Imagine a blurry-eyed government employee just stepping off the Metro on their way into work. What images do you think that employee would conjure if you asked them about the culture of a typical West Coast tech startup? Now flip it. If you were to venture out to San Francisco or Seattle, how do you think the average techie would look at office culture of Federal Triangle? The Metro rider may offer you visions of a coffee-swigging, Prius-driving hipster, clad in $200 dollar jeans and sporting a pair of Birkenstocks. Our San Francisco-based startup employee would likely conjure a vision of a starched and buttoned up bureaucrat with no outlet for independent thinking.
Though it is difficult to generalize entire regions, there are numerous opinions on which environment is “better” or “worse.” Ok sure, but why does it matter? The answer is that the government needs more young tech talent. Across the Federal space, tech talent is getting older, with some government agencies experiencing a ratio of 19:1 in terms of IT talent over 60 compared with those under 30. Though this case (at the VA) is certainly on the extreme end, the same ratio at all civilian agencies was a little over 7:1, while all Federal agencies had a ratio of a just over 4:1, as of March of 2018. At the same time, just 17.4% of Federal employees were 34 or younger.
The fact is, the government needs more young talent, be it tech-based or otherwise. A skilled workforce is critical if the government is going to fulfill its many vital missions. Failure to replace retiring workers could lead to a degradation of services, followed by a possible erosion of trust by the citizenry. Acquiring top-level talent is vital for any business or institution, but the stakes are especially high in D.C., as the United States faces growing competition with countries like China in the race developing tech such AI.
This brings us back to Millennials and workplace culture. Millennial Boss cites 5 characteristics that Millennials are looking for at work: Flexible work arrangements, more time with their manager, a reason “why,” fast career progression, and a social work environment. The problem is that the Federal bureaucracy isn’t always conducive to such an setup. Though telework is increasingly common among Feds, a fully-flexible telework environment is still rare in D.C. In addition, the nature of the top-down setup of the public sector often means that the type of collaboration with the boss and social work environment younger people are looking for is often not available.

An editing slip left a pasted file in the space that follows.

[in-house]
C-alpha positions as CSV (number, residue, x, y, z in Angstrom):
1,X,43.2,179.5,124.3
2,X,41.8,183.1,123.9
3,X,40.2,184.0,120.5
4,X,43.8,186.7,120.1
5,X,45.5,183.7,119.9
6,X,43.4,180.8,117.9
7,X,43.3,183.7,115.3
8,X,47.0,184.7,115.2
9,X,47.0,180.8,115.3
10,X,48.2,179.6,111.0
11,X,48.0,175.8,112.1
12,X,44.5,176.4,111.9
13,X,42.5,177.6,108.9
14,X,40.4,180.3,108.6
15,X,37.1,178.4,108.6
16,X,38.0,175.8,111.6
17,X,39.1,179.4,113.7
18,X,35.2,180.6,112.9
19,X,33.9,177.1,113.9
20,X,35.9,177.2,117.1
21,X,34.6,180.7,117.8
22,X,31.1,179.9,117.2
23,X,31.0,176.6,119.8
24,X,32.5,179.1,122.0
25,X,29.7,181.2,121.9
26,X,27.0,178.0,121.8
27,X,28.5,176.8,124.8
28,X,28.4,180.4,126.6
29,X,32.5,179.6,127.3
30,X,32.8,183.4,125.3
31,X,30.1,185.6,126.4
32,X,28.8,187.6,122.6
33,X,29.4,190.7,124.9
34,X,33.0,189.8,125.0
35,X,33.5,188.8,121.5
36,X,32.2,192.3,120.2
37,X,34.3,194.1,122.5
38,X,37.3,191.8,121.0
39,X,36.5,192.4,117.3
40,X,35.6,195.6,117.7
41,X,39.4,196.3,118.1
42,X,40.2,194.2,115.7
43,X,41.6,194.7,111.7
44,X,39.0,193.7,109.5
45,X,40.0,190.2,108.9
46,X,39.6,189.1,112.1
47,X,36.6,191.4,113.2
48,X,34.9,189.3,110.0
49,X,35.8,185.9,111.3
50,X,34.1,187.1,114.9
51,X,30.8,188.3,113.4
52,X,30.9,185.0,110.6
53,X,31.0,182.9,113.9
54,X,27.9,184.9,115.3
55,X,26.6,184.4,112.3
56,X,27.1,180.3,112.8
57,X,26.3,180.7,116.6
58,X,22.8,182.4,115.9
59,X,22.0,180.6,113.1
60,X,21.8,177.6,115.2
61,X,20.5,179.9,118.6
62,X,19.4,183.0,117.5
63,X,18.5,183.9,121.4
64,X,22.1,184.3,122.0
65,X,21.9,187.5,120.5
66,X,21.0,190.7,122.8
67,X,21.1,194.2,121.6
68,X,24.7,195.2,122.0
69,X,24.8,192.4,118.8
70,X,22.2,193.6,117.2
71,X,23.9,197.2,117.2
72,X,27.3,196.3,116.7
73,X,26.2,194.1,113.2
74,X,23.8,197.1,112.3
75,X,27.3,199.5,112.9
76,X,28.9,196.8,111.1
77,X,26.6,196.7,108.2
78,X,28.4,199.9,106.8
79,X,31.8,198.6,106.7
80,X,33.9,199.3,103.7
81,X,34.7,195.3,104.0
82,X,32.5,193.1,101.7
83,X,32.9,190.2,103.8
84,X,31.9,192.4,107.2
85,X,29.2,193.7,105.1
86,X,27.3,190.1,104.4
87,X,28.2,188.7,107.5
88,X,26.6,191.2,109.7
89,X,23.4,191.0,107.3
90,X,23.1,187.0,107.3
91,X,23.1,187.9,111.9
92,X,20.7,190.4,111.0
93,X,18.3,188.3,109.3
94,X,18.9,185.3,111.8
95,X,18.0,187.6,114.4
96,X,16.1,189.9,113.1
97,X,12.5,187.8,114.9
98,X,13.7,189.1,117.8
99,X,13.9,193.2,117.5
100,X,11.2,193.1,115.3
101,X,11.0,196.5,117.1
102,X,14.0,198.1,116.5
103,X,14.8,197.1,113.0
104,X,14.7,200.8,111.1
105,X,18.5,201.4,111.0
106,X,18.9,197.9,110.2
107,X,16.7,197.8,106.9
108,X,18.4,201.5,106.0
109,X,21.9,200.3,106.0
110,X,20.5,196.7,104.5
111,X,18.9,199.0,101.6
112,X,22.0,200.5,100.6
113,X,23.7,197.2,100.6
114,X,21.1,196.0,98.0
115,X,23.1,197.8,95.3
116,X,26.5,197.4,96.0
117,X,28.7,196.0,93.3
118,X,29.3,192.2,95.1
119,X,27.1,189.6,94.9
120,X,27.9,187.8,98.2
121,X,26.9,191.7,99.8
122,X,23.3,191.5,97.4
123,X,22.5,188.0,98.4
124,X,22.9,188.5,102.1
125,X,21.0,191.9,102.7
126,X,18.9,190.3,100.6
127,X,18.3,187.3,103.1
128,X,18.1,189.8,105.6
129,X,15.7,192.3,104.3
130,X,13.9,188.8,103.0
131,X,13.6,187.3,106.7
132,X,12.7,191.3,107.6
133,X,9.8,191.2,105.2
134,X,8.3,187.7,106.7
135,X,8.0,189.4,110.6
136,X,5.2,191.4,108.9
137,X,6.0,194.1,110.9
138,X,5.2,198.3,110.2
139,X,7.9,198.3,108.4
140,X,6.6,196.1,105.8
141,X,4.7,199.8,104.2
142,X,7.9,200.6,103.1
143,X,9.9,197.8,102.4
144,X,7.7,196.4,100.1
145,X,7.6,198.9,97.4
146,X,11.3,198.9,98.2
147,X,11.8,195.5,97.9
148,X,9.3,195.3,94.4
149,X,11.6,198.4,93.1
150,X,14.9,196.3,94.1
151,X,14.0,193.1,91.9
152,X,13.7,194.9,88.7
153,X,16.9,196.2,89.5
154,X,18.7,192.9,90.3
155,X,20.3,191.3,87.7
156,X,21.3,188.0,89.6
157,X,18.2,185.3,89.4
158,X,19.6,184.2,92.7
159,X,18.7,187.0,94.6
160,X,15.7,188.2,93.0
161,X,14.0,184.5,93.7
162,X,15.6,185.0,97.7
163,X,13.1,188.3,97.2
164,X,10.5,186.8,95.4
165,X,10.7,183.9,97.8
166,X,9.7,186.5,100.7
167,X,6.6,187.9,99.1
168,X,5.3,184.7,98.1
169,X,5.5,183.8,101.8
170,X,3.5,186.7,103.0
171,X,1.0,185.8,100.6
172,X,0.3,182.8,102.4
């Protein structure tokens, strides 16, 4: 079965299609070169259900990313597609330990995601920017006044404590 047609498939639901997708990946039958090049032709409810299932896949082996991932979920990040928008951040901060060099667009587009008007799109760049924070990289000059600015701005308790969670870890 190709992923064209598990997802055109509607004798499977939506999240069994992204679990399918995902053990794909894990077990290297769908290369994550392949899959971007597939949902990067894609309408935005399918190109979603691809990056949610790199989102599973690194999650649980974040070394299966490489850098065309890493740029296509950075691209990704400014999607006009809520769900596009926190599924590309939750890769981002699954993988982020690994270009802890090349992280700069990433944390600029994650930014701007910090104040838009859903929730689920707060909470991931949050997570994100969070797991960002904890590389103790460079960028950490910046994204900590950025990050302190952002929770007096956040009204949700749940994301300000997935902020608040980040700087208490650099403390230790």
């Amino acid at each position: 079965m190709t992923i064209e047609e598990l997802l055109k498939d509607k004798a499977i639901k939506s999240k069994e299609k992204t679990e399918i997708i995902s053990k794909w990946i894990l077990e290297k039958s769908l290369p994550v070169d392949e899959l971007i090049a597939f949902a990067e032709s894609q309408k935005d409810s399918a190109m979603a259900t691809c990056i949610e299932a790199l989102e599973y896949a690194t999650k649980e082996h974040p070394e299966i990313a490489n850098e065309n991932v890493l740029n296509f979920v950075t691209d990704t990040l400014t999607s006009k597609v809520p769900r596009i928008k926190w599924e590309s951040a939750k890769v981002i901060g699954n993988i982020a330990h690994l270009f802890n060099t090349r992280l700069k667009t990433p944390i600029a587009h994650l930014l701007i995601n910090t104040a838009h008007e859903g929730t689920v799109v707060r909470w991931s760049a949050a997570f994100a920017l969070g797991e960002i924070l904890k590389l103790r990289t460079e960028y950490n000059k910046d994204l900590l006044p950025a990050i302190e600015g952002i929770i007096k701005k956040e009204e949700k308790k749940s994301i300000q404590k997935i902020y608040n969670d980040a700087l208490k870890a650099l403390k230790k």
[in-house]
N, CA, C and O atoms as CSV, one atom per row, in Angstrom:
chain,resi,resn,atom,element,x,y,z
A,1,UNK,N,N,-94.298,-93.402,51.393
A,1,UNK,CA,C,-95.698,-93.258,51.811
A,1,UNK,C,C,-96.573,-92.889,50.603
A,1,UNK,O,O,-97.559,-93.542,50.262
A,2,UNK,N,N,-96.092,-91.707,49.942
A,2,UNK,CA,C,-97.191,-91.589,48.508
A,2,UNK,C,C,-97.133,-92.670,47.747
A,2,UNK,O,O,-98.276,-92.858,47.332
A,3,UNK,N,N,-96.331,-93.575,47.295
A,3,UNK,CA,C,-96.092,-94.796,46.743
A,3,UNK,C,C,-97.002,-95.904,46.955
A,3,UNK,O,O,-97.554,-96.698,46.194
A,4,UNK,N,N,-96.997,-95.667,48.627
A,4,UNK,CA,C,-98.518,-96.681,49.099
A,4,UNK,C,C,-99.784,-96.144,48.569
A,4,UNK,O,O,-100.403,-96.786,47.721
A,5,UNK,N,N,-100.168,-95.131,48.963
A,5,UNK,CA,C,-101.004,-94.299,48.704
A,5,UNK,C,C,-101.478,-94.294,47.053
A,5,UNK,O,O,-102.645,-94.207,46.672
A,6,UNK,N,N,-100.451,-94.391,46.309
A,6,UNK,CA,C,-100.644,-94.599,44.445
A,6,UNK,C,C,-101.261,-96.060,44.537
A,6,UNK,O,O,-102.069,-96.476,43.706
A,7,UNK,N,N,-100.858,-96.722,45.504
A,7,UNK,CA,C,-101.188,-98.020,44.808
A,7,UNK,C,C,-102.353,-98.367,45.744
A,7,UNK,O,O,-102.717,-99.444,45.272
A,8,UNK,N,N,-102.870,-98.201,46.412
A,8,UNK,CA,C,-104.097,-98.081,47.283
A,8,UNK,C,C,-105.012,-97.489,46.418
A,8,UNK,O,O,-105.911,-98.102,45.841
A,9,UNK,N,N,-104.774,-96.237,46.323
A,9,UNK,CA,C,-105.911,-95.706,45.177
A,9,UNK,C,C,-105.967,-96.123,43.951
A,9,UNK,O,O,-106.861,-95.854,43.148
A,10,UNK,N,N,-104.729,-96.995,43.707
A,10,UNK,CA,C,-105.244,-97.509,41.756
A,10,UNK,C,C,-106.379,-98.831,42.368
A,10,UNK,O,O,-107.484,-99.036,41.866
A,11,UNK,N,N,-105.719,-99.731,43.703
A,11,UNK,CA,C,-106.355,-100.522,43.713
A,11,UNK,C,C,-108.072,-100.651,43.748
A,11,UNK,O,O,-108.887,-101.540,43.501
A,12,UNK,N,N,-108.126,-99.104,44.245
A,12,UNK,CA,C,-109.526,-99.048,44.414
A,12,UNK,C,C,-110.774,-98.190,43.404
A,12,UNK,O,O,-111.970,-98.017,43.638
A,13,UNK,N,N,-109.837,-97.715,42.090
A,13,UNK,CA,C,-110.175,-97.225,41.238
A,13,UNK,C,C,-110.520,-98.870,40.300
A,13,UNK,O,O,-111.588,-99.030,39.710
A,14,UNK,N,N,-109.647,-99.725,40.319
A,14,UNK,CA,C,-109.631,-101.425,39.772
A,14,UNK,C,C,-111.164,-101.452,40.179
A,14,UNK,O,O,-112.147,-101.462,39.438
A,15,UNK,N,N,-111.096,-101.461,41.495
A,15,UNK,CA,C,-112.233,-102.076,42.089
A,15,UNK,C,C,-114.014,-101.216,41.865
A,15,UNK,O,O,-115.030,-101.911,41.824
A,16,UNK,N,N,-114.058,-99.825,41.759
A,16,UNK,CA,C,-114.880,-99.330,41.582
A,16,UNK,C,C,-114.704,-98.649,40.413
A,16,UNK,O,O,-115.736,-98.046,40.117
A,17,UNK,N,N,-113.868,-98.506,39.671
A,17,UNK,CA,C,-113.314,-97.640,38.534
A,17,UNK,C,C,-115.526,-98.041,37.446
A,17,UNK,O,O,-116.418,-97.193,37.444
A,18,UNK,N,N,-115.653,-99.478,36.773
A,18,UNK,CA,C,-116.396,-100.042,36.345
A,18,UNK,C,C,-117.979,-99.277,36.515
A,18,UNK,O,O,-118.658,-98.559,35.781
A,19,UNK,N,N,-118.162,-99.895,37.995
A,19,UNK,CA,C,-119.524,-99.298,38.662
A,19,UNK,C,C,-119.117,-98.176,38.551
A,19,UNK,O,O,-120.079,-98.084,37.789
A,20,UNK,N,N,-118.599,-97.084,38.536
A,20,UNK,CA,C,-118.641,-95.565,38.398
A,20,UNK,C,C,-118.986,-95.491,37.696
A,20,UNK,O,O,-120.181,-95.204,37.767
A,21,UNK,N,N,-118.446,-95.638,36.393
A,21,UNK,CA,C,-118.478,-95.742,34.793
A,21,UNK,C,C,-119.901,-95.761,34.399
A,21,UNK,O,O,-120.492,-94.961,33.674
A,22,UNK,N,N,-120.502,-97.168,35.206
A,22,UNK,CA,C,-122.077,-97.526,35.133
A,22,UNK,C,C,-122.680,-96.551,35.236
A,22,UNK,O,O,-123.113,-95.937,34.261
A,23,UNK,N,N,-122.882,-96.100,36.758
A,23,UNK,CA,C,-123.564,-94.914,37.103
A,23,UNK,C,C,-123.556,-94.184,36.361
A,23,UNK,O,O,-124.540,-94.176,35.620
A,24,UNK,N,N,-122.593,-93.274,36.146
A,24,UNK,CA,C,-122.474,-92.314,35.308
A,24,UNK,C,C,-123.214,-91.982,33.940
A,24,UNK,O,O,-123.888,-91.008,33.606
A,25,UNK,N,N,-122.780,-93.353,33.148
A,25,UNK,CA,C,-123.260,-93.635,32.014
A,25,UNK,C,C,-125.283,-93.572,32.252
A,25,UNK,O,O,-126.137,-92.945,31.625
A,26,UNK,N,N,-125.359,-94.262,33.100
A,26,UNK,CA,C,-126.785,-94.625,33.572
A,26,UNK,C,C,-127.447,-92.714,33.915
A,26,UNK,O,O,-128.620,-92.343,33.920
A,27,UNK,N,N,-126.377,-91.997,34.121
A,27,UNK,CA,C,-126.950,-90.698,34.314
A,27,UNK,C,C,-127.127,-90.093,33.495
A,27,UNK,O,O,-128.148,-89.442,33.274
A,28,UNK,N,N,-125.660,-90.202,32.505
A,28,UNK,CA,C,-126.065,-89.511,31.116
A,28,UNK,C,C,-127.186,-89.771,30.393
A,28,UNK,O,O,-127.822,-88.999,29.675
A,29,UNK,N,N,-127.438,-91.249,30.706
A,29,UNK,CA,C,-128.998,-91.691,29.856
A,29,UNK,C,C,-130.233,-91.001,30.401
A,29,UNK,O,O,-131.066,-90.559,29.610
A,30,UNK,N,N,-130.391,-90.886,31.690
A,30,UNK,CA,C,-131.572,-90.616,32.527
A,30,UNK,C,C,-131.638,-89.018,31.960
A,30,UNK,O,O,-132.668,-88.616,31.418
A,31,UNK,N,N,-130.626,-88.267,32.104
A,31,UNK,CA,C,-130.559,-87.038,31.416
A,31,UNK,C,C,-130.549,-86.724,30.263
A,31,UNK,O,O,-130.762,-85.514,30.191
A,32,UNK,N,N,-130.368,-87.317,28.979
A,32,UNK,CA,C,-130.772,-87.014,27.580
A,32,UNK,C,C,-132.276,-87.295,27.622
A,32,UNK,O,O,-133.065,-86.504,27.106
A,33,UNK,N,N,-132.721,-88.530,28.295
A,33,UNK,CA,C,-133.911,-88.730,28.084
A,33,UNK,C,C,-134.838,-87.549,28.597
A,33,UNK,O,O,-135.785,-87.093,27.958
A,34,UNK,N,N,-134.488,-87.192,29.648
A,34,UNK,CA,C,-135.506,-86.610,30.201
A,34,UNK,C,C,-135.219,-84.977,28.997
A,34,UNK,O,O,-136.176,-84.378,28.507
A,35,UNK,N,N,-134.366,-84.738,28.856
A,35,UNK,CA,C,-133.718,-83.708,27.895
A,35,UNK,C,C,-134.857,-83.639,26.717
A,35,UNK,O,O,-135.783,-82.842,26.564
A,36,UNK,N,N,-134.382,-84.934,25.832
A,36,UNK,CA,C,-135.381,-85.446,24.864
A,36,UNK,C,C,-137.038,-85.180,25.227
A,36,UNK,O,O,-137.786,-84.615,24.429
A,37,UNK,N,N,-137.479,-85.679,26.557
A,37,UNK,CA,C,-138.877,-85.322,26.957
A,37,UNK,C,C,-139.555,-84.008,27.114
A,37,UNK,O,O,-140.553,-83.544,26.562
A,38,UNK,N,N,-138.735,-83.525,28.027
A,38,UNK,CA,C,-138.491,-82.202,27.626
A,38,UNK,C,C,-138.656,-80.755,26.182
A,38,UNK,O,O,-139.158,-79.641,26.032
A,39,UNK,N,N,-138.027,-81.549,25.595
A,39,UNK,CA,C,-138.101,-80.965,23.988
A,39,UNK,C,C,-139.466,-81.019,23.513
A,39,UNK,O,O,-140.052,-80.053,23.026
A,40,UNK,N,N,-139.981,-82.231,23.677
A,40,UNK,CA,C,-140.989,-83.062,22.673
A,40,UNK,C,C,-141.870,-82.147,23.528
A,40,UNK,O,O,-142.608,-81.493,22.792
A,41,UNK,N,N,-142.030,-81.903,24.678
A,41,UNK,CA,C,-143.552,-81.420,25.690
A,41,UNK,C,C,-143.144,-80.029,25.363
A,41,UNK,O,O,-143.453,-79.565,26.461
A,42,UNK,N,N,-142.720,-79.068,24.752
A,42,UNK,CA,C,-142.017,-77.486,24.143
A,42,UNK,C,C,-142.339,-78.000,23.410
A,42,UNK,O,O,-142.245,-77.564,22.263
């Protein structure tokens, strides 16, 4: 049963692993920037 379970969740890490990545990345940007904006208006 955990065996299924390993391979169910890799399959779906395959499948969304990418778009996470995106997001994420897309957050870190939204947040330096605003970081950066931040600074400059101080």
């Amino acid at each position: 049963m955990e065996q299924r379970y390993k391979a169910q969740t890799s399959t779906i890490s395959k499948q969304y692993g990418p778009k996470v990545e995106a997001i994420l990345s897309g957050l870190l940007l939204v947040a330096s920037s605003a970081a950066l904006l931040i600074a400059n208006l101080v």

How then to bring Millennials into the fold? The good news is that the Federal space has a number of advantages which should be promoted: First, Millennials value stability more than one might think. A CBRE study from 2016 found that fully 62% of Millennials wished to change jobs as infrequently as possible. In addition, Millennials are attracted to the idea of a meaningful job, that is, the work they feel they are actually making a difference in the “real world.” These are two characteristics that define the traditional federal experience, and should be marketed to Millennials accordingly.
What to do? One solution is to build a more solid funnel for younger people interested in government service. The U.K. has created a program called the Civil Service Fast Stream, designed for new grads who desire government employment. A more wide-ranging and robust apprenticeship program than America’s Pathways program, Civil Service Fast Stream has shown promising results; over one third of UK government employees are under 40. Communication is also critical. The majority of the slick ads that Millennials see from Federal agencies come in the form of recruiting pitches for the armed forces. Other agencies should follow the DoD’s lead, making opportunities known to young talent who reside outside the beltway. The 20-something computer scientist in San Jose sees startups spring up almost every day, while their only meaningful interaction with the Federal Government may be with the IRS come tax time.
Knowledge and perception matter. As a native of Seattle, your author’s conception of the D.C. culture was admittedly similar to that of our hypothetical San Francisco techie. Since residing in the Beltway, the nuances of Federal culture quickly became apparent, dispelling stereotypes of the starched bureaucrat. A prospective hire should have an easily accessible picture of the attractiveness of Federal employment, no matter where they live. Tackling this challenge should be a high priority for public sector recruiters of all stripes.